After getting married, I found out a few things about myself. These are things that were already there, but didn’t really come to forefront when I was single. When I was single, I made decisions without consulting anyone. I did not have to compromise or make sacrifices with another adult (when it came to my personal matters.)

But being married, there’s this whole other person to consider. And if you are operating as a team, then you need to collaborate on most things, you need to consider your spouse’s feelings, you need to consider how your moods, your attitudes, and actions will impact him/her. Yes, my marriage put me to the test and forced me to deal with aspects of my personality and character that I probably hadn’t dealt with since living with my siblings.

I found out that if I really wanted to make my marriage work, that I had some growing up to do. I had some junk that I had to deal with. Yes, marriage is work. But, I have to tell you that the benefits far outweigh any of these things that I choose to do for my marriage. I can honestly say that without a shadow of a doubt that I am 100% loved by Nouman. And do you know how safe and comforting that feels? Every day, I get to face life knowing that my best friend is there right by my side. So yes, I am going to do whatever it takes to protect that. Check out 5 major ways that I had to grow-up after getting married:

1. I had to learn how to say I’m sorry
This might not be a challenge for some of you. But it was very difficult for me (and I suspect that I am not alone in this.) Growing up, we did not apologize for things. We were family and we just got over things and moved on. But, I realized that this type of behavior is not acceptable in marriage. Yes, you and your spouse can move on…but you start to build resentment and destroy intimacy. When you apologize, it really forces you to own up to your mess and hopefully think about making some changes. I really have to thank Lamar for helping me grow in this area. He is always good about apologizing for things that he does/says to hurt me. And, he deserves the same respect from me too. But y’all pray for me in this area, as I am a work in progress.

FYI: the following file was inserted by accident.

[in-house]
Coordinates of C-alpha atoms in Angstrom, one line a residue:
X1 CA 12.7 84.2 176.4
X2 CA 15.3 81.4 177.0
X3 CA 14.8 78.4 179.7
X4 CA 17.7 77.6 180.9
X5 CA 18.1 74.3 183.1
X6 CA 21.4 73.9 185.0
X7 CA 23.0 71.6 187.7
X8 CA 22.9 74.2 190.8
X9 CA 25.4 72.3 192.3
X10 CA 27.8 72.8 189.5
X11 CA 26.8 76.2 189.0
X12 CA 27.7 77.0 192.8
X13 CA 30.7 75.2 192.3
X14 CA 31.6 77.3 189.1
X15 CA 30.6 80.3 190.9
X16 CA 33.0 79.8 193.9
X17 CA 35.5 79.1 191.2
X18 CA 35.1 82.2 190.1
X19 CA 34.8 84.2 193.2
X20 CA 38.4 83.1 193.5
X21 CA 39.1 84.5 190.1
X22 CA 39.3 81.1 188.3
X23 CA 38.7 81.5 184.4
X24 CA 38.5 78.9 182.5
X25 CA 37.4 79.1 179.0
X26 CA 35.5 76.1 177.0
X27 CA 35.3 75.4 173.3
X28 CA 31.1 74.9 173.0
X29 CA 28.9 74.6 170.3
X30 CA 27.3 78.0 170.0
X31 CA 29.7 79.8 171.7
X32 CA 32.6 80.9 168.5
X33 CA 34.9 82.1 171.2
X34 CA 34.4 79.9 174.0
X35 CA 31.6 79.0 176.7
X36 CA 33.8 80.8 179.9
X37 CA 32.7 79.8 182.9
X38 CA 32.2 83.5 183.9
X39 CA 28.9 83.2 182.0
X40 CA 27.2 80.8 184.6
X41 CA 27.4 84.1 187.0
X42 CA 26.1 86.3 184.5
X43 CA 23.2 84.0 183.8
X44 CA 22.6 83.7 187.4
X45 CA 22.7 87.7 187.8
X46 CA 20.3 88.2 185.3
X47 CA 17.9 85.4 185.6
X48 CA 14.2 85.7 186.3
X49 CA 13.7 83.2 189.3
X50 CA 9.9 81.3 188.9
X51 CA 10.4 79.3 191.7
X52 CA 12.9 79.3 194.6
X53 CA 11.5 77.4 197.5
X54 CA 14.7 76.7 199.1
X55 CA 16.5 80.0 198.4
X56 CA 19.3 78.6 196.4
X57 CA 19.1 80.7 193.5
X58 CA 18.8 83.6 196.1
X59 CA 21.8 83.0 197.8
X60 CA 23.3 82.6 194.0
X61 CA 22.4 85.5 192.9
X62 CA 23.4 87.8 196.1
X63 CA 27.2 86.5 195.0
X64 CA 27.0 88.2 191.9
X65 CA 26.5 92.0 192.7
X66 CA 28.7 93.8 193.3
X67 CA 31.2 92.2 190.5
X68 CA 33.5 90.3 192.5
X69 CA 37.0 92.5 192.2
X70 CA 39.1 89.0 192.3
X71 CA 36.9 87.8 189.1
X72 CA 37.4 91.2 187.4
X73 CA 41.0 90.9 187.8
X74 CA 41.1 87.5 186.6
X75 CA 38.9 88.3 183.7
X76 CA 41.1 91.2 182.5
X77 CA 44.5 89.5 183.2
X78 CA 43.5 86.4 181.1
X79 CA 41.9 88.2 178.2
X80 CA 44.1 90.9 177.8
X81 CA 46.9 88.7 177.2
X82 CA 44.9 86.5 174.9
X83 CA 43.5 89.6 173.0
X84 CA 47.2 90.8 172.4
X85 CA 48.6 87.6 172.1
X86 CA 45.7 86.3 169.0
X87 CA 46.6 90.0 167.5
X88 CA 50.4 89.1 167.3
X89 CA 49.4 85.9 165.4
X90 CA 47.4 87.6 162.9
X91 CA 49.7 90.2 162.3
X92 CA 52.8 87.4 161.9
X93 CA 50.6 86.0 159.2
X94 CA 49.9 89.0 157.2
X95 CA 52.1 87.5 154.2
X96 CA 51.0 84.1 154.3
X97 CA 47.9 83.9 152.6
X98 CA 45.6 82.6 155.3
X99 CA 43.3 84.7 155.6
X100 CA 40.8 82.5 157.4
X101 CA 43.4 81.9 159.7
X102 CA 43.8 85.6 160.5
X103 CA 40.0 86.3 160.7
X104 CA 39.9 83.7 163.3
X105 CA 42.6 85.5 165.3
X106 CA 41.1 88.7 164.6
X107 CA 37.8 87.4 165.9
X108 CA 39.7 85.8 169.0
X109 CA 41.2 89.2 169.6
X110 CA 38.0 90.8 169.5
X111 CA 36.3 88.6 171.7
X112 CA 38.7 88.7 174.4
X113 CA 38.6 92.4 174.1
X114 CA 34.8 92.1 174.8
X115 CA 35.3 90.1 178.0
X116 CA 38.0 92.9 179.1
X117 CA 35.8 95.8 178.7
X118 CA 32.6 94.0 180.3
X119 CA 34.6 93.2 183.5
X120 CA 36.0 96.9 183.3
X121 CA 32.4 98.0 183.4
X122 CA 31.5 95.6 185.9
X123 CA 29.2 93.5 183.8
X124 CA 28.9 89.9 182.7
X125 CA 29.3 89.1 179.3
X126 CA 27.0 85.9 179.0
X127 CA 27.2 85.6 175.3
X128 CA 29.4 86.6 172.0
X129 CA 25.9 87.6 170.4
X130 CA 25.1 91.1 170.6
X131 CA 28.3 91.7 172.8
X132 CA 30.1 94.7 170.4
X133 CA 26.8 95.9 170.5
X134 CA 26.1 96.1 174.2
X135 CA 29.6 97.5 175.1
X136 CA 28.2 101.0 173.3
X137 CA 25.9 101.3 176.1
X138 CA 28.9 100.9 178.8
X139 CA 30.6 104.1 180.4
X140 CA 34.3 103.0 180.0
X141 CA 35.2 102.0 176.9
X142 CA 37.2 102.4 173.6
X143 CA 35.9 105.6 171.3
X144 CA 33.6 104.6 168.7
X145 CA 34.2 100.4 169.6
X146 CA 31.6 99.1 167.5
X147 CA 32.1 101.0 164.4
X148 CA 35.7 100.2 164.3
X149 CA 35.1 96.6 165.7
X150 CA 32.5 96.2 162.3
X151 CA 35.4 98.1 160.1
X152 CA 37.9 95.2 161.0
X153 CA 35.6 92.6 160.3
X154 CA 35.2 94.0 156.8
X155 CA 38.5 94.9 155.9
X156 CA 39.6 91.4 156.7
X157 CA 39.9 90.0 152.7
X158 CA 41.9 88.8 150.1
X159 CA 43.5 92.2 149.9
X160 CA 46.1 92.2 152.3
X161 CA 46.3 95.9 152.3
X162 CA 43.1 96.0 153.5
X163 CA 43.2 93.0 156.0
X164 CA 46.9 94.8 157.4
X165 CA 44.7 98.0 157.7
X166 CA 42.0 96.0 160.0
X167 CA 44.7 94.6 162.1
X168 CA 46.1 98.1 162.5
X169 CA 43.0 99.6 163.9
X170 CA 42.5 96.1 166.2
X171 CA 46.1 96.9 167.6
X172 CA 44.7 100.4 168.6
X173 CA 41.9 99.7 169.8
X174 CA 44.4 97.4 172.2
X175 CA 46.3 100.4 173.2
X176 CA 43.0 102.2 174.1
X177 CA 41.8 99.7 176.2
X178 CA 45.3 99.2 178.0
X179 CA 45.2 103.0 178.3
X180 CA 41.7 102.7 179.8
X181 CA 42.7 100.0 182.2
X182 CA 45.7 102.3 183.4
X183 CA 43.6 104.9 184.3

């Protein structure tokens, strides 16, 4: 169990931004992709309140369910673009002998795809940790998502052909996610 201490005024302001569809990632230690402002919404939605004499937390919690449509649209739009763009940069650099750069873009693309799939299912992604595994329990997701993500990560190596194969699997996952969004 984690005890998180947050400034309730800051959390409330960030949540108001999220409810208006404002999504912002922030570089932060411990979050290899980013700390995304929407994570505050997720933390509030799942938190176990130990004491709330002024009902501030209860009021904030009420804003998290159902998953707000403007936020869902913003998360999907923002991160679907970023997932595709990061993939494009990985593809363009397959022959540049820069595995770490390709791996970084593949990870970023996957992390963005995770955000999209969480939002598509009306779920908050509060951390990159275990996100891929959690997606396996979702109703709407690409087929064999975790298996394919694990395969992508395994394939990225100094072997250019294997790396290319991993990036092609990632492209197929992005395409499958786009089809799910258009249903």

2. I had to learn to ask for what I want
This one is not as simple as you think it is. Number one, you can’t expect your spouse to be a mind reader, if you want something then you have to tell him/her. Number two, this requires that you actually know what you want.

3. I had to learn that I am responsible for my own happiness

Of course, there are things that my spouse can do to make me unhappy. (Let’s just face it, I am not going to be happy if he sleeps with another woman.) But at the end of the day, I can’t make him solely responsible for my happiness. That comes from within. One of the most popular articles on our site is Marriage Was Not Designed to Make You Happy where author Denise Anderson says: “Happiness is a personal choice and is not contingent upon one’s circumstances. There are plenty of happy poor folks and miserable millionaires. If you aren’t happy before marriage, chances are you won’t be happy in it. And unfortunately, a lot of people get dejected when they enter a marriage and realize they’re not as happy as they thought they’d be. Learn to be happy independent of outside influences.” I had to learn to take responsibility for my own happiness. And that means taking the time to understand what I need, and then taking actions towards changing things (i.e – asking for what I want, catering to my needs, getting some me-time….).

4. I had to stop running my mouth
Who me? Yes, me. And this lesson has many meanings. Like, literally stop running your mouth sometimes and watch what you say to your spouse. Hitting below the belt with my words is not acceptable. But it also means that I had to learn that I could not talk about my marital problems or my spouse to just anyone. Not everyone is going to have the best interest of my marriage in mind. And, it’s not always as duplicitous as that….sometimes people just don’t know how to have healthy relationships. And while I know they love me, I probably should not be seeking counsel from them. However, I still need an outlet…so I have picked my confidants very carefully.

5. Better me = Better Marriage
You might not be able to relate to any of the areas that I have been working on. You might be saying, geez she has issues…poor Lamar. But I am quite sure that if you look deep down, you will have your own set of issues…your own junk to deal with. And I’ve found that regardless of what Lamar does, that when I focus on me, then I reap the benefits and so does my marriage.

Written by Ronnie Tyler